“I’ve never told this to anyone before” is a sentiment I’ve heard time and time again from my clients. The stories that follow have often been pushed so far down that they cannot be easily accessed.
Feeling alone and isolated, we think no one else could possibly understand or relate to us, and it can feel safer to hide parts of ourselves while we present a more polished version to the world. It can feel like self-preservation when living in a culture of snap judgments.
And while our judgments may sometimes serve us, most of the time, they just give us an uninformed and unrealistic view of others. We look at “successful” people and often believe they “have it all together,” or have never endured significant difficulties. If someone appears to have it all — the job, the relationship, the beautiful house — there’s no way they have suffered, right?
Most likely not true.
Fifty percent of people will experience a traumatic event in their lifetime.
Each person will have a different reaction to trauma, and not every person will develop Post Traumatic Stress Disorder (PTSD).
However, trauma usually affects the brain. The Prefrontal Cortex (“Thinking Center”), Anterior Cingulate Cortex (“Emotional Regulation Center”), and the amygdala (“Fear Center”) can all be impacted by a traumatic event.
This could result in a person experiencing chronic vigilance, increased sense of fear and decreased feelings of safety, cognitive fogginess, difficulty with mood regulation, and disrupted sleep patterns.
An incredibly noteworthy effect of trauma is immense shame.
Shame is the experience of viewing oneself as worthless, bad, or unworthy of love. According to Brene Brown, shame causes people to feel trapped, isolated and powerless (Brown, 2006).
Shame affects the relationship we have with others, but most importantly, it can completely shatter the relationship we have with ourselves. Even if our lives look successful from the outside, shame makes us feel different from others on the inside. It can also create discomfort with our own thoughts and beliefs and make us fear letting people see our authentic selves.
So, what can we do?
We can have the courage to challenge the shame and self-imposed stigma.
It’s important to know that you can still be successful, valued, and respected even when you acknowledge something really hard has happened.
Don’t worry, you do not have to start by screaming a buried secret from your rooftop. But, perhaps write it in a journal, tell a trusted friend, or find a support group. Give yourself permission to be compassionate with yourself, rather than judge yourself.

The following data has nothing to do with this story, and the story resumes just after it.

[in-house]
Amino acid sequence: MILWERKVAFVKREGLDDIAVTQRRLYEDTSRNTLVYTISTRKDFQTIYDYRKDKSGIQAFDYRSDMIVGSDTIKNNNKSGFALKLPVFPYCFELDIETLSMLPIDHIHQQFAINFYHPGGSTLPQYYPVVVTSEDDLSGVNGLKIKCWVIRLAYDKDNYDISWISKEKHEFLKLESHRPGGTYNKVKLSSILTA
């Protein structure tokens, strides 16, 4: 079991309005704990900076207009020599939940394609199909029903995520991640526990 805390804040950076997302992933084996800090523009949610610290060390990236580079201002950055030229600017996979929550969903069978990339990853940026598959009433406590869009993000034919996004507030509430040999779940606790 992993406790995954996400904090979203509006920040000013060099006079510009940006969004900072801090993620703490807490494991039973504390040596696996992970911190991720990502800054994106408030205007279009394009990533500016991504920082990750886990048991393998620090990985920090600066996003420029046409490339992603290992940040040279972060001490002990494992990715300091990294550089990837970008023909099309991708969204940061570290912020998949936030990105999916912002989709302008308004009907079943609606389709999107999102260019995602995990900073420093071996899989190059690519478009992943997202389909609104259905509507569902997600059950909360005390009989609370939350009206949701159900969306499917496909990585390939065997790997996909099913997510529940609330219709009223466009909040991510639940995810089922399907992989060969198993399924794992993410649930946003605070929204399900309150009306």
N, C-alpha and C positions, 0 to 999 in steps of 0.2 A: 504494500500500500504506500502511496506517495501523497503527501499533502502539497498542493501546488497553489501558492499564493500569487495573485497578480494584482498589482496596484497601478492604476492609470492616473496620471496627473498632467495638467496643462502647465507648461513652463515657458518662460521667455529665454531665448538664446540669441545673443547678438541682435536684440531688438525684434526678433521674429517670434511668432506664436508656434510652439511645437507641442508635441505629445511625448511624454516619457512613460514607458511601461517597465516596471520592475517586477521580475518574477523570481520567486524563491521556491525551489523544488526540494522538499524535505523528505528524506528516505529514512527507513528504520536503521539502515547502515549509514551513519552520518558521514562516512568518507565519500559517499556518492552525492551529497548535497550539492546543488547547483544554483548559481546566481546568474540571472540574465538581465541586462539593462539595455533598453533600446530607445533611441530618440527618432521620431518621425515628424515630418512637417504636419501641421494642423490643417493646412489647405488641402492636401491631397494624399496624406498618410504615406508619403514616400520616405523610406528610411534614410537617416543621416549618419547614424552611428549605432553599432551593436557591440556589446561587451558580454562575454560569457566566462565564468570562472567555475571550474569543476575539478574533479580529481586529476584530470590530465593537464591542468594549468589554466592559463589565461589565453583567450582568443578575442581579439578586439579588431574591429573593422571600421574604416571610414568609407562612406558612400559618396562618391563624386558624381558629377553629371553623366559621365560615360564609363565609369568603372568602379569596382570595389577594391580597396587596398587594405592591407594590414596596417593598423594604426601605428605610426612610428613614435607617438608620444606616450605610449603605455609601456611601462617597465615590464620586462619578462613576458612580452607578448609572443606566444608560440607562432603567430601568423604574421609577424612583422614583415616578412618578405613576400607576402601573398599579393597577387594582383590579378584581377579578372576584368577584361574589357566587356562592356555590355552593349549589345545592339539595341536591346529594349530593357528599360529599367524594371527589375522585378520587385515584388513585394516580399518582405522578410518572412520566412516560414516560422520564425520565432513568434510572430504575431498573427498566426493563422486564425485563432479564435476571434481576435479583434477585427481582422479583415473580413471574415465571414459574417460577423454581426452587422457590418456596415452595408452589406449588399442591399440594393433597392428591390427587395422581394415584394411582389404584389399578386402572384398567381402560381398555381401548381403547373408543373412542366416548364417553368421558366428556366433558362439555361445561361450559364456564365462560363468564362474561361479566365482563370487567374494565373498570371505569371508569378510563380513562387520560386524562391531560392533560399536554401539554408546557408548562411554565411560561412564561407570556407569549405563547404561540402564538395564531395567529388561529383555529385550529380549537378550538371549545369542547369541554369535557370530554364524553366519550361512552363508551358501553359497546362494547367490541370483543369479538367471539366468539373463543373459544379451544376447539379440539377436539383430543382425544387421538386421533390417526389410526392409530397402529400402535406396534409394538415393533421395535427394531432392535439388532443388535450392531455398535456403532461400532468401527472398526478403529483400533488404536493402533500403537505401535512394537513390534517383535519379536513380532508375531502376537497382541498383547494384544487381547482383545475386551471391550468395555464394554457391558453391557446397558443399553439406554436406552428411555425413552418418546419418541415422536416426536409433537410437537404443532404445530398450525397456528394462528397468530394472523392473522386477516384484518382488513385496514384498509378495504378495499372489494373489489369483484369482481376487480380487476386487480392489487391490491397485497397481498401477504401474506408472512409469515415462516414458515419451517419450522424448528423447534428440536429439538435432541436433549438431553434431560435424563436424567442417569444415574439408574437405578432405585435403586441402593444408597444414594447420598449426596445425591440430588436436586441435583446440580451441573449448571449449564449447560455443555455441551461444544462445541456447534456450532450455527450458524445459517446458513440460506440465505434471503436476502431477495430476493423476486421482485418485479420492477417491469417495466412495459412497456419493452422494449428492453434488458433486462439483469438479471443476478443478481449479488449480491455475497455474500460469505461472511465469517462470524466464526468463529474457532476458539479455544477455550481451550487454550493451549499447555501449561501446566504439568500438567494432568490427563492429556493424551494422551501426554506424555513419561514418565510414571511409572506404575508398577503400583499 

Maybe even meet with a therapist who is specifically trained to work in the field of trauma. A good therapist will not judge or shame you. They will support you with knowledge, therapeutic skills, and compassion.
A possible course of treatment may involve incorporating Eye Movement Desentization Therapy (EMDR) into your healing journey.
According to the EMDR Research Foundation, “EMDR is an integrative psychotherapy approach that has been extensively researched and proven effective for the treatment of trauma.”
EMDR is an accelerated form of therapy, and a person may see life-changing results in just a few sessions. EMDR allows the brain to no longer be “stuck” in distressing thoughts, feelings, and body sensations.
Often, trauma may cause negative, self-limiting beliefs to occur. EMDR can help unburden you from distressing memories that cause limiting beliefs and instead promote a more positive and productive view of yourself or the world at large. While the memory of the event may remain, EMDR assists in no longer having to relive it.
You may be asking, “Why would I want to dredge everything up that I have done such a great job pushing down?”
For one, it allows you to rewrite a story that is no longer serving you. Of course, it doesn’t change the difficult or tragic things that have happened. But, you can begin to believe it was something that happened, not who you are.
You can also come to understand that you are not alone. That nagging feeling of “no one will understand this part of me” can start to shift.
That old inner dialogue that included thoughts of “I’m not good enough” can be transformed into “I am resilient and courageous.”
The journey of healing starts to become an experience of a life full of expansion, rather than constriction. And it is only in times of expansion that we are able to fill that space with what is actually fulfilling — joy, compassion and connection. You deserve it.